What makes a "good patient"? - page 3
I have seen venting (normal and appropriate) about problem patients, and sometimes it's enough to make me wonder how anyone can go into the profession. Yes, it's part of what made me decide to focus on my technical skills when I... Read More
- 1Mar 12, '13 by SugarcomaWhat is a good patient? Vented, sedated, orphaned! lol, just kidding.
For me a good patient is one who is polite and actively participates in their plan of care and really seems to want to get better. One who does not fight me tooth and nail for every intervention. Example: Come back later to assess me, I am too tired to try to walk, I am not using that IS, I need you to wipe my butt even though I have always done that myself.
I don't mind if you are a little talky, a little needy, a little anxious. I expect that from people who are scared. I do mind if you try to monopolize my time, constantly use your call light to call me in for multiple ridiculous little things which is obviously just a ploy for you to get someone in the room so you can continue to be the center of attention. I also hate the malingerers and the invent a scenario (Chest pain) to try to score more pain meds. Also, if you ever utter the words "I am the sickest person here" You will annoy me and I will reply with: I am sorry did you just say something? I am just not used to having a patient who is well enough to actually talk here in the ICU.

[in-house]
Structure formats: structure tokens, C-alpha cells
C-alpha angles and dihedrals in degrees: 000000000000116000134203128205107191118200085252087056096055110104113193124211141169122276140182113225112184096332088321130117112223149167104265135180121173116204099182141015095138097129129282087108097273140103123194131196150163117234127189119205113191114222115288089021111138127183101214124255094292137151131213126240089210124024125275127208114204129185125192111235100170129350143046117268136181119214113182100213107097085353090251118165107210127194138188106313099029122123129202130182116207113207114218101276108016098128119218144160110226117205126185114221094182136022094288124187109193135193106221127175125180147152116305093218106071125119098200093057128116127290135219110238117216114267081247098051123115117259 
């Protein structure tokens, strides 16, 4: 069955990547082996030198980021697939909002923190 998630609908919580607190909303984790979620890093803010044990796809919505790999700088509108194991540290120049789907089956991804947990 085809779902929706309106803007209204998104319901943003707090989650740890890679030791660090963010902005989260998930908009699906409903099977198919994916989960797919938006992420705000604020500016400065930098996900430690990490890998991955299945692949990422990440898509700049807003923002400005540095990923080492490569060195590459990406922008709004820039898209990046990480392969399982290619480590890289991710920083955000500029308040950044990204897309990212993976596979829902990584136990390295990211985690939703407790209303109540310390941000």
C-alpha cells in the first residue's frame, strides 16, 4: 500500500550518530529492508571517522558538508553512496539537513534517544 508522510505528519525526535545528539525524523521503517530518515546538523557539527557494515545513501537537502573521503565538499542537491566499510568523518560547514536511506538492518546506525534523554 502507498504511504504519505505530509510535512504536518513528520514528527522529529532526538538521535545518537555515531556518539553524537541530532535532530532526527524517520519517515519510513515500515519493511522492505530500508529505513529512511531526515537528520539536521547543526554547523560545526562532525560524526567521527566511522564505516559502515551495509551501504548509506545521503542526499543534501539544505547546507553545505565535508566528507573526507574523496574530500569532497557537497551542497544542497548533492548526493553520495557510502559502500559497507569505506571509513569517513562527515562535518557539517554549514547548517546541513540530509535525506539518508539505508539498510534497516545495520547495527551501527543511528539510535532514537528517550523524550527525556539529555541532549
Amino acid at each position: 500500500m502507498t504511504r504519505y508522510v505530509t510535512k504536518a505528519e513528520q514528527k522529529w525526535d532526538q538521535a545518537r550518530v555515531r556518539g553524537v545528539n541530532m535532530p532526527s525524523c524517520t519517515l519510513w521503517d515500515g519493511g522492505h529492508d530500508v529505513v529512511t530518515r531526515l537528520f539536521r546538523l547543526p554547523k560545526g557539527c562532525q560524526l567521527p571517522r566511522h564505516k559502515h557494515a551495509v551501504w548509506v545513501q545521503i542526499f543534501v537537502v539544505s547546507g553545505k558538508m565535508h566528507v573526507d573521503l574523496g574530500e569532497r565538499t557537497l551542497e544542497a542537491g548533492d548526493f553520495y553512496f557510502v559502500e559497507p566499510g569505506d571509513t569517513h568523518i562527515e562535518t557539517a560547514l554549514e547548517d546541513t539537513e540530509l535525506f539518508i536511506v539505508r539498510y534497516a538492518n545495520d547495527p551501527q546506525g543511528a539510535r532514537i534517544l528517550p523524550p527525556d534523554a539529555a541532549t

- 1Mar 12, '13 by SugarcomaOP I think it is sweet that you were concerned with making more work for your nurses. Low sats and trouble breathing sounds pretty darn sick to me and I would have expected you to be extremely anxious as anyone who feels they cannot breath will be. I also think that over an hour for pain meds is not acceptable. I would have called and asked again. Pain medication should be a priority barring an emergency with another patient.
I think most nurses would agree with me that they do not get annoyed with legitimate needs even if it is for water, extra blanket, snack etc. It is the abusive, manipulative patients (and their families!) who annoy us.